Urban World Heritage sites are at the heart of a debate on heritage authenticity, posing conceptual and practical challenges to the global architectural community. How might dynamic historic city centres evolve into the new millennium while preserving the historic qualities which underpin their World Heritage inscriptions?
Ever at risk from museification and bad pastiche, these living, breathing urban entities effectuate a complex traversal between the old and the new at each architectural intervention within their boundaries. This critical post-historical condition calls for a discussion on the meaning and significance of its architectural heritage in respect of new architectural interventions.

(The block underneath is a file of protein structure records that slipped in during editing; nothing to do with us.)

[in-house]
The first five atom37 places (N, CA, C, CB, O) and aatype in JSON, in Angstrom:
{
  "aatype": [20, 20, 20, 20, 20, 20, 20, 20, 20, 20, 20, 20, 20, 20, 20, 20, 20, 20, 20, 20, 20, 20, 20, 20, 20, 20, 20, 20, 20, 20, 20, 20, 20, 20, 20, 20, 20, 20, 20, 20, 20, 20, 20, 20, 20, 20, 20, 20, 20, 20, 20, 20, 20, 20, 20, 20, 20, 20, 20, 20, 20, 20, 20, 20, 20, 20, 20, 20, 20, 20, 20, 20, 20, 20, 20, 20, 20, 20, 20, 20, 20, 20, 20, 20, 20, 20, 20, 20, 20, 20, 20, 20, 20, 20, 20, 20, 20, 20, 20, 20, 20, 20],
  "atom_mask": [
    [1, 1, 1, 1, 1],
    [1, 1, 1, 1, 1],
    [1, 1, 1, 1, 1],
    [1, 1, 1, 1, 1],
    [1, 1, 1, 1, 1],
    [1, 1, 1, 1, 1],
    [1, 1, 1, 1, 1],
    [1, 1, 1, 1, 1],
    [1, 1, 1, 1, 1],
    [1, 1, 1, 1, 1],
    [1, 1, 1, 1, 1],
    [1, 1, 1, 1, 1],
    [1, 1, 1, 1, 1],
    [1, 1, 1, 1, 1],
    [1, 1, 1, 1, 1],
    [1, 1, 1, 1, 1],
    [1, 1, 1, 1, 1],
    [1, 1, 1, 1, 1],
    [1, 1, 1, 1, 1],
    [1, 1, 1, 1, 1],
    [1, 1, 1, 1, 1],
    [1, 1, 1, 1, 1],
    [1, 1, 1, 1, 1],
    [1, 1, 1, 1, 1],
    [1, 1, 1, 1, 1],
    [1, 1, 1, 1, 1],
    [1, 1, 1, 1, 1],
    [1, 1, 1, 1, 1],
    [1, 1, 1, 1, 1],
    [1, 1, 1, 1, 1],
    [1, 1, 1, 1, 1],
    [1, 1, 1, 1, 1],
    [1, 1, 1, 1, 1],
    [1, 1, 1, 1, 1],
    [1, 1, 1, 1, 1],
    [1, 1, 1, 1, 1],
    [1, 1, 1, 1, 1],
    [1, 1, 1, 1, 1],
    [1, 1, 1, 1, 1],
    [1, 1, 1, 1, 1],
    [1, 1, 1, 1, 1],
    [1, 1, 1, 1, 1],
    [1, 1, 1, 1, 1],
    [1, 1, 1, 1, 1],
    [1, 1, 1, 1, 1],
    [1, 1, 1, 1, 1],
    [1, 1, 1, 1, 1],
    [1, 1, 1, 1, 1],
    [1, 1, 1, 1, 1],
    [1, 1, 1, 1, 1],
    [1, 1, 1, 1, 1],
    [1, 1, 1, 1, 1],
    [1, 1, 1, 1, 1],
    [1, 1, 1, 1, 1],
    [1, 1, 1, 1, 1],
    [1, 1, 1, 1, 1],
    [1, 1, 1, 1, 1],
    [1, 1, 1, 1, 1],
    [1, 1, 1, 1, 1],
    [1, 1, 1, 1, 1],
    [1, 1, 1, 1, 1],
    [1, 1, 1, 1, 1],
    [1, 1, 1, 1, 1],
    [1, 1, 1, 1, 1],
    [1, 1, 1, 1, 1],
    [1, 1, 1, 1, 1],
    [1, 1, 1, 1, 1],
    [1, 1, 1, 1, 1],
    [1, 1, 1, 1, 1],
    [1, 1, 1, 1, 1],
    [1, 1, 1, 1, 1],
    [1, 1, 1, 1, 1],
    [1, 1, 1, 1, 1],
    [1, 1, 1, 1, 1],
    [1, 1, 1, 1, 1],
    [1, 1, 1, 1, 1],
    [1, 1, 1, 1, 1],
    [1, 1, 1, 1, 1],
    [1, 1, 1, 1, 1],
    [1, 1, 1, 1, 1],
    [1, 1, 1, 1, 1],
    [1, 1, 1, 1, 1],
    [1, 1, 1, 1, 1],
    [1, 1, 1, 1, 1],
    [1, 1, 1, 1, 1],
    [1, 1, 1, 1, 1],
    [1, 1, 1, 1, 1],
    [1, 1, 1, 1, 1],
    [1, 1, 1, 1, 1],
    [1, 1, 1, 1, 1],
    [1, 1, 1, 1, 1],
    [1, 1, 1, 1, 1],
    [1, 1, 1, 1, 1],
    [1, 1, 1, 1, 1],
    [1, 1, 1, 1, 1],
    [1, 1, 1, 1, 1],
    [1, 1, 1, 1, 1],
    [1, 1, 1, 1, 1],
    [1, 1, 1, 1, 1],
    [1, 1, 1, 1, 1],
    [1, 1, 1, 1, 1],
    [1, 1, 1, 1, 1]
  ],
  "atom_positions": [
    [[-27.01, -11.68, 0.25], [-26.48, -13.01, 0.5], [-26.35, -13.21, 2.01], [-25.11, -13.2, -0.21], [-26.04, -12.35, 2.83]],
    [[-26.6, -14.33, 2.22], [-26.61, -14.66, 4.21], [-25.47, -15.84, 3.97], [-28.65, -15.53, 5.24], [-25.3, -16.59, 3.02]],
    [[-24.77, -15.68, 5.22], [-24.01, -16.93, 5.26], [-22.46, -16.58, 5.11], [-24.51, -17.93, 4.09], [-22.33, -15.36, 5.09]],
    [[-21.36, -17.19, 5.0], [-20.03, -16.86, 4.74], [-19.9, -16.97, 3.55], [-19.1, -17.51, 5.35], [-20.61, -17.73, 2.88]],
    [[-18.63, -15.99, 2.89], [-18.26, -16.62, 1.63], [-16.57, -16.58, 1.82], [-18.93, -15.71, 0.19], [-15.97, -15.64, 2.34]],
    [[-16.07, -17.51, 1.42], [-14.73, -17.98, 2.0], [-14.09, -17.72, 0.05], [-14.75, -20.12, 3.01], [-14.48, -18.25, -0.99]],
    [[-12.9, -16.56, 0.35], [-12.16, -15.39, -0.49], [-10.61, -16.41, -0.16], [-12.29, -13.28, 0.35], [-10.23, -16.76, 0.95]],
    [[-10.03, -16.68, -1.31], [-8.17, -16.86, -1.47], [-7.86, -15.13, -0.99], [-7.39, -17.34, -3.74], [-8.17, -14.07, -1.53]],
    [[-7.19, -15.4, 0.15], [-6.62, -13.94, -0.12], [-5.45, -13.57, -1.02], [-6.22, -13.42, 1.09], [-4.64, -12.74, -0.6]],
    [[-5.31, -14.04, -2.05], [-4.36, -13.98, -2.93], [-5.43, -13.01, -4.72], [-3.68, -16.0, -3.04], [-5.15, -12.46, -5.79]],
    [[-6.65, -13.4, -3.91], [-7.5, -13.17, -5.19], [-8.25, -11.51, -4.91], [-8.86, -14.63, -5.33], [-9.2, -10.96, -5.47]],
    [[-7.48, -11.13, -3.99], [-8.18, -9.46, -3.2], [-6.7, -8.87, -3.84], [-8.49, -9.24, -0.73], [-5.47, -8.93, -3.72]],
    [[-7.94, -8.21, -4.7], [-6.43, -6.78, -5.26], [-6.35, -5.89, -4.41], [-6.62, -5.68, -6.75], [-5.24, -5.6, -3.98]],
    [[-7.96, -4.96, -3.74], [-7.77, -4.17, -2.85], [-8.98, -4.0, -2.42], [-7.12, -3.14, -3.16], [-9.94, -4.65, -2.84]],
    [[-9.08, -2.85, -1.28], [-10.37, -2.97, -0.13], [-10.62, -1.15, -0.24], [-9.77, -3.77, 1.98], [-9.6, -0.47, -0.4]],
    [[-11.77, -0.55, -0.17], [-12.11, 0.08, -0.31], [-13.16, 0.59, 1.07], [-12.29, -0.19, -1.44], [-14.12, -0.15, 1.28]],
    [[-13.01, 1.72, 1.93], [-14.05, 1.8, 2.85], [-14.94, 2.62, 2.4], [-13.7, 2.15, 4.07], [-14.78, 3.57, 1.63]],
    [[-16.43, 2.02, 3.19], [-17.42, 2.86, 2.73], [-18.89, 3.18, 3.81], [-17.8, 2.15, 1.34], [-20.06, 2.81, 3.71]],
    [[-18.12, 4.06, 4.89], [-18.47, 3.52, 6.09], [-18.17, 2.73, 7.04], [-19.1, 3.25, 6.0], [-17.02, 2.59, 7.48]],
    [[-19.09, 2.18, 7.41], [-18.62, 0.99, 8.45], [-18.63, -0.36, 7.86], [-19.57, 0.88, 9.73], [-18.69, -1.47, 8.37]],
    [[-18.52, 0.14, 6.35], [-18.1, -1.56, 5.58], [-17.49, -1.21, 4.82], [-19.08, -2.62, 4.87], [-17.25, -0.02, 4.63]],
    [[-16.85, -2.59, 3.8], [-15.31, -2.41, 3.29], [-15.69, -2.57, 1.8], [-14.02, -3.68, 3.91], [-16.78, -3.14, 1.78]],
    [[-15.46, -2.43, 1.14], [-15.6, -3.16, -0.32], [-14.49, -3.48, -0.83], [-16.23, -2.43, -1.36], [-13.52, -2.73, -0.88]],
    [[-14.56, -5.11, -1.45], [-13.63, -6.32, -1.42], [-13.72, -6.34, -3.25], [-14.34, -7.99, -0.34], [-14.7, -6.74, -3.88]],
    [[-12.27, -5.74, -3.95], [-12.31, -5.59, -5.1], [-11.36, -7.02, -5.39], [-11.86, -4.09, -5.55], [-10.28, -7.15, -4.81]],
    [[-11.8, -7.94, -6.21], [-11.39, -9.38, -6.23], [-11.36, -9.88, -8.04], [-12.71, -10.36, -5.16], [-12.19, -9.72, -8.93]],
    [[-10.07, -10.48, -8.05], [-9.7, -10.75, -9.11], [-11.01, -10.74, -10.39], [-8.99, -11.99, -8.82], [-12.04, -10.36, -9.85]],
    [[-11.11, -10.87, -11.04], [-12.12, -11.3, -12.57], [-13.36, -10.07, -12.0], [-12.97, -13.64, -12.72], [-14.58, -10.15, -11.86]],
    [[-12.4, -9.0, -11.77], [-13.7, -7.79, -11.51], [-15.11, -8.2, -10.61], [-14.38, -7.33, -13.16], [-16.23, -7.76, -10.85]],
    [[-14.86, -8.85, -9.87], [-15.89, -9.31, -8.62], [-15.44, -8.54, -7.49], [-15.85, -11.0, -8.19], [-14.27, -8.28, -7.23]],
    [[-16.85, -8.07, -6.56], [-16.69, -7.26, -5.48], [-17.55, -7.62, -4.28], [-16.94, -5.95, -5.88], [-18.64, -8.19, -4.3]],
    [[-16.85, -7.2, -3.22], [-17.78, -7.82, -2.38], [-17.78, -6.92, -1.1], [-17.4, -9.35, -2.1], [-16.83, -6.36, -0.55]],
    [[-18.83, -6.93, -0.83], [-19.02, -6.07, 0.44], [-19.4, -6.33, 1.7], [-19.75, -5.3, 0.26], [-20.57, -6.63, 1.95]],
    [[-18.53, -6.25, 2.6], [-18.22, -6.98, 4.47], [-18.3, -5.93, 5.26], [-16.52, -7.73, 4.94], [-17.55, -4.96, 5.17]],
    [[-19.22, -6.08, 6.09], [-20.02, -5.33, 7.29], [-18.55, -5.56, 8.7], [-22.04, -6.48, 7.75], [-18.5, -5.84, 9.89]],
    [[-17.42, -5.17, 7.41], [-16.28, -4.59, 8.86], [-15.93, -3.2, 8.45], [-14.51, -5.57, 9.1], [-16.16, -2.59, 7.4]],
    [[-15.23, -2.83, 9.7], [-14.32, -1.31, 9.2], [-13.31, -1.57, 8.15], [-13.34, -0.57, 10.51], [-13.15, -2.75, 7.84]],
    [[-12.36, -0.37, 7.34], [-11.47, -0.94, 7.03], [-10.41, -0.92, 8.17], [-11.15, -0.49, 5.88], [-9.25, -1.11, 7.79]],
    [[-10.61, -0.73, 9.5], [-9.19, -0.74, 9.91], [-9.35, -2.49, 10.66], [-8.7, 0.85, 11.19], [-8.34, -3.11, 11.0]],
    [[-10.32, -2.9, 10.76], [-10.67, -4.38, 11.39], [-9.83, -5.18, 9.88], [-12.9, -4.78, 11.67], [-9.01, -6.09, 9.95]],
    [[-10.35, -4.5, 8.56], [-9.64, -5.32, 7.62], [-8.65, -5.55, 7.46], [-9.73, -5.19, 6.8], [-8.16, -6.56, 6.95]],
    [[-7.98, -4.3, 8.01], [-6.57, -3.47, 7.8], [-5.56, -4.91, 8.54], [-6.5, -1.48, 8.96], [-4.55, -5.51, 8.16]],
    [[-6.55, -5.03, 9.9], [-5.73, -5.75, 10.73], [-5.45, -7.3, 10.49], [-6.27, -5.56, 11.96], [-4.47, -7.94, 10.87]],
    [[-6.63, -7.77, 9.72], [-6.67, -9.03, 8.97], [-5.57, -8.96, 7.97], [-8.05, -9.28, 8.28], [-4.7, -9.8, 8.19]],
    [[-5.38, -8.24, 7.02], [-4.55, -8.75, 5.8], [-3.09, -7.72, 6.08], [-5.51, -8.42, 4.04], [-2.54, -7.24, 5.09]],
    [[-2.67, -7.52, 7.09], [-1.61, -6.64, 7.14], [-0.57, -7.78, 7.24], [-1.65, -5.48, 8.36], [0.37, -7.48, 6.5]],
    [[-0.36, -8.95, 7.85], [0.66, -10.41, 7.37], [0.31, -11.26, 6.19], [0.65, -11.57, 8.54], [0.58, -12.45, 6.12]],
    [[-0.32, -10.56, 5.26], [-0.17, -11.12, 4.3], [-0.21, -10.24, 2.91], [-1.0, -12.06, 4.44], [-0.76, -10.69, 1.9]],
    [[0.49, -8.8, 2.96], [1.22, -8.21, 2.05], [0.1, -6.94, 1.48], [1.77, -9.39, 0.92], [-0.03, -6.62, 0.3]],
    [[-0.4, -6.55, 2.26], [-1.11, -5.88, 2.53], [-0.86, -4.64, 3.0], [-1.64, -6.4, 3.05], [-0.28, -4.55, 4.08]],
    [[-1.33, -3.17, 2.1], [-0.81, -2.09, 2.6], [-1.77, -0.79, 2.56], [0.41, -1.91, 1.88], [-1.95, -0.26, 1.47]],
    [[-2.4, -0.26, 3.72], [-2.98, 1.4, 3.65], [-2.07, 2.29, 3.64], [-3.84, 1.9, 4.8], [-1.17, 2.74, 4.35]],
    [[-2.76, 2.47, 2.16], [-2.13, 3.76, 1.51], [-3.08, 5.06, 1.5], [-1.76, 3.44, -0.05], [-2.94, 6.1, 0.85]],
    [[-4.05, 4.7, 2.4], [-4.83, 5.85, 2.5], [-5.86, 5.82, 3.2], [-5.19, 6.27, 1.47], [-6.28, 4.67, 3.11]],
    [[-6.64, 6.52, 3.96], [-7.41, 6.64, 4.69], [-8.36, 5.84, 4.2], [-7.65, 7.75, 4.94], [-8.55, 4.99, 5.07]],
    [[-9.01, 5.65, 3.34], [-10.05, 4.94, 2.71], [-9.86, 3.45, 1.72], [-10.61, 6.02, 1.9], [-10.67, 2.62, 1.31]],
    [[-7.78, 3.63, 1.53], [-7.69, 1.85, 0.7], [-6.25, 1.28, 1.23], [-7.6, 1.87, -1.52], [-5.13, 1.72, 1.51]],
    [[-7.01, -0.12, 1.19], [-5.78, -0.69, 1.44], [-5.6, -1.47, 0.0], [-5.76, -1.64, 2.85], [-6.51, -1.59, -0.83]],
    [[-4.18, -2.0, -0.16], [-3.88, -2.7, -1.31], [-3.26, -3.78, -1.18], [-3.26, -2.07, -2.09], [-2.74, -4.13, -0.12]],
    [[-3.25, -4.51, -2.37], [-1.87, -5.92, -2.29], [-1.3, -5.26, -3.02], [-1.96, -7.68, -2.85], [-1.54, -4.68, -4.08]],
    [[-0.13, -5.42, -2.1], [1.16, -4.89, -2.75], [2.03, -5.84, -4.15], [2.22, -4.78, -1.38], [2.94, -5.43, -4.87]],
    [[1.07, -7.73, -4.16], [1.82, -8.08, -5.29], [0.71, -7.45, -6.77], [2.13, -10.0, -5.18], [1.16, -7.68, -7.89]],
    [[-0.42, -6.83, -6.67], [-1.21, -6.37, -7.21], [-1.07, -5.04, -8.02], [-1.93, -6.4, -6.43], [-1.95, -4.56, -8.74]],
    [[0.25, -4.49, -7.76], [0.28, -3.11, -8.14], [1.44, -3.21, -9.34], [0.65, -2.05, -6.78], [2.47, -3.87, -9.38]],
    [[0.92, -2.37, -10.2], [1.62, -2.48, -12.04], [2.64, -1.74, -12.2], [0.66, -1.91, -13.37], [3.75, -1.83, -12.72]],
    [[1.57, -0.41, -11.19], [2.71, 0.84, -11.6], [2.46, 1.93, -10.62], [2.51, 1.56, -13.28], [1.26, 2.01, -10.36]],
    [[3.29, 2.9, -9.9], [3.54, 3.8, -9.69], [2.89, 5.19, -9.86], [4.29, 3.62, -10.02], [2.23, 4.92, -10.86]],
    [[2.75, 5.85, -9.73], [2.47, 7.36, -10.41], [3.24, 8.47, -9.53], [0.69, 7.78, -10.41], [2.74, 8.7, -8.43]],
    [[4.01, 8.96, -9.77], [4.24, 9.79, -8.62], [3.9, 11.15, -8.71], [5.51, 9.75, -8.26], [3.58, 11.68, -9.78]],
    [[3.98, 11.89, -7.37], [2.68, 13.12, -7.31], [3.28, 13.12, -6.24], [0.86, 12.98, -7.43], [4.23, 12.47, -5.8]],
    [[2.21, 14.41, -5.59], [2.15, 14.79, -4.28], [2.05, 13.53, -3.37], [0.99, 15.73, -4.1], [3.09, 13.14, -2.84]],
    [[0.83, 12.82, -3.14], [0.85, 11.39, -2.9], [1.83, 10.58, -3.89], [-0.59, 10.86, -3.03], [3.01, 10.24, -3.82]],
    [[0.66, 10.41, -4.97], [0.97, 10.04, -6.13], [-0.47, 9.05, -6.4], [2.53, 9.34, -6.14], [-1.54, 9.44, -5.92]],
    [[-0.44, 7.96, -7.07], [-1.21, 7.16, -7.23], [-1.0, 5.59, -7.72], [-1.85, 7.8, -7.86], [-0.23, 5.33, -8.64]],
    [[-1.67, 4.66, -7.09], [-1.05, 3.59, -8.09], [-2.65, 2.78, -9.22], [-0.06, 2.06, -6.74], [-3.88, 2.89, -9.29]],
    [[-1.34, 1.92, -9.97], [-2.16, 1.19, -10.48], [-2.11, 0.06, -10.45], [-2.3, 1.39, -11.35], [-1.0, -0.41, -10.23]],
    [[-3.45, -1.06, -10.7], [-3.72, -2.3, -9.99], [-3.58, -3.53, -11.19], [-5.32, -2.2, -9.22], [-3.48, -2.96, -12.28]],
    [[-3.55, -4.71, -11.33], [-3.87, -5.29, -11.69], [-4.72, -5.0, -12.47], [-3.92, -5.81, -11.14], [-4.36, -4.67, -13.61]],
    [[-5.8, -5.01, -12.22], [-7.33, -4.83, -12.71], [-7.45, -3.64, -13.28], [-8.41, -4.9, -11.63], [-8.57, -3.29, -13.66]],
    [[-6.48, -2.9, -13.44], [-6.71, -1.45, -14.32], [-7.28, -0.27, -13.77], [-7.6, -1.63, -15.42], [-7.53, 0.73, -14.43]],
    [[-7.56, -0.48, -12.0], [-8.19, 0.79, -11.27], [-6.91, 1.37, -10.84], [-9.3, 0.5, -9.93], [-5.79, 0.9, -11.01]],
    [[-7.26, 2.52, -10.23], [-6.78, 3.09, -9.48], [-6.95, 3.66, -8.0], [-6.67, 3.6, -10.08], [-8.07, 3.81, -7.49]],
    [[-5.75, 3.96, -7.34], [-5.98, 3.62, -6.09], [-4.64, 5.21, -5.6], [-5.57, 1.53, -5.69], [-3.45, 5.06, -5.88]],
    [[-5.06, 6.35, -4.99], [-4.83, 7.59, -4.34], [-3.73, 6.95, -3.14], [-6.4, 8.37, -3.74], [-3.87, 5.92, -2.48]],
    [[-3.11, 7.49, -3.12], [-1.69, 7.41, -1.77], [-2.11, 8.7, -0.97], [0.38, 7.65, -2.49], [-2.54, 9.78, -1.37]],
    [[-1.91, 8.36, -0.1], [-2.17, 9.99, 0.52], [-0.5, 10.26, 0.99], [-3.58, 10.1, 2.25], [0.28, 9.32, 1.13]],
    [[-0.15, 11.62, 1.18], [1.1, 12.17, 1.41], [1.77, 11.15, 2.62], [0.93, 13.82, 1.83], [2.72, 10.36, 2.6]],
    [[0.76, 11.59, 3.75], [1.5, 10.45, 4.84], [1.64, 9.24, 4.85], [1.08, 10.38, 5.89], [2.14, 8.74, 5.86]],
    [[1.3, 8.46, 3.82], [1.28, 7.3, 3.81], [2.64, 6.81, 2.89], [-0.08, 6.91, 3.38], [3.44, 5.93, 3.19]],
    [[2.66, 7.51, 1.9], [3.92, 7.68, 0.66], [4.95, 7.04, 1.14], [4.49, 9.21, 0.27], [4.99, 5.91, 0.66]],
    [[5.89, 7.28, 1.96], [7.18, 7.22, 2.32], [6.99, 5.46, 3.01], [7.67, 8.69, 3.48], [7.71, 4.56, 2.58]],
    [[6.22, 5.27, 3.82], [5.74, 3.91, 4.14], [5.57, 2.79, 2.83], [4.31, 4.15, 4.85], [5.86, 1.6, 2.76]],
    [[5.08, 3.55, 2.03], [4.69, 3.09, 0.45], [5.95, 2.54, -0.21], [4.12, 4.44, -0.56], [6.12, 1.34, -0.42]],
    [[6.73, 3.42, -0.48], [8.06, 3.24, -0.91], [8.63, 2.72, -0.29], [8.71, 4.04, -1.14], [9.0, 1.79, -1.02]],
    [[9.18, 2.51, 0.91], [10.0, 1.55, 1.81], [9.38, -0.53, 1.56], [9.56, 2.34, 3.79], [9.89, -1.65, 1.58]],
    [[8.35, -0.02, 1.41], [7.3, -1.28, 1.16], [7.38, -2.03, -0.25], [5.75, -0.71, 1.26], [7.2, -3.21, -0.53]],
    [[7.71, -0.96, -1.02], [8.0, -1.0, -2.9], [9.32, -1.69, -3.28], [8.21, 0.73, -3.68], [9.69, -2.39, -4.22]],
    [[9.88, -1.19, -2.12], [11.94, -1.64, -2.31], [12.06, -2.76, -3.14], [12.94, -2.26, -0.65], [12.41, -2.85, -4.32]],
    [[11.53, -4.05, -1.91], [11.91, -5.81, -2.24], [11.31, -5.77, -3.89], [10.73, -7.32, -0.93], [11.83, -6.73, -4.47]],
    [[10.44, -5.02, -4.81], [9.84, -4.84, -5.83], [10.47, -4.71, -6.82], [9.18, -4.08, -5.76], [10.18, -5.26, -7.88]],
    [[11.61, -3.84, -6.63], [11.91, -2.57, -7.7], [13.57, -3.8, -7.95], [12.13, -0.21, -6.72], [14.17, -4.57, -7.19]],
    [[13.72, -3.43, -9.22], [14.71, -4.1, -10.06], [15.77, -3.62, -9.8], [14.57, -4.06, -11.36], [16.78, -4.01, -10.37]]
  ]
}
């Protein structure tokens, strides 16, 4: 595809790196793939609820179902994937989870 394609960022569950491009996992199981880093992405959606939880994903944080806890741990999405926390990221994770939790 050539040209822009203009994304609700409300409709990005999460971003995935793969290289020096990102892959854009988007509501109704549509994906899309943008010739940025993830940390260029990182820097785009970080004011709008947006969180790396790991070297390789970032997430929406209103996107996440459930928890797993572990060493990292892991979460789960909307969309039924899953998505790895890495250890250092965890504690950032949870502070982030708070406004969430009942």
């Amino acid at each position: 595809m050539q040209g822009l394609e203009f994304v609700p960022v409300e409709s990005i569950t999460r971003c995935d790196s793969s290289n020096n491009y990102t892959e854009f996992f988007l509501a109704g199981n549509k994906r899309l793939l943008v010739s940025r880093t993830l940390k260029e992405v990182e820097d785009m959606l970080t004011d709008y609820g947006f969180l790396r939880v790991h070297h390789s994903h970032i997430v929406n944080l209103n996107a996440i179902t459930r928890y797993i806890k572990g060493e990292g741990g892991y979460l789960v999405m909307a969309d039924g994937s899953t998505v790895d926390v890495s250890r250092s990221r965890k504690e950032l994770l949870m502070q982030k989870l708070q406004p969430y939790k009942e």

Through the lens of World Heritage ‘authenticity’, the naoh initiative explores the constructive translation of heritage values into architectural realities, through conservation and contemporary architecture.
© James D. White, 2012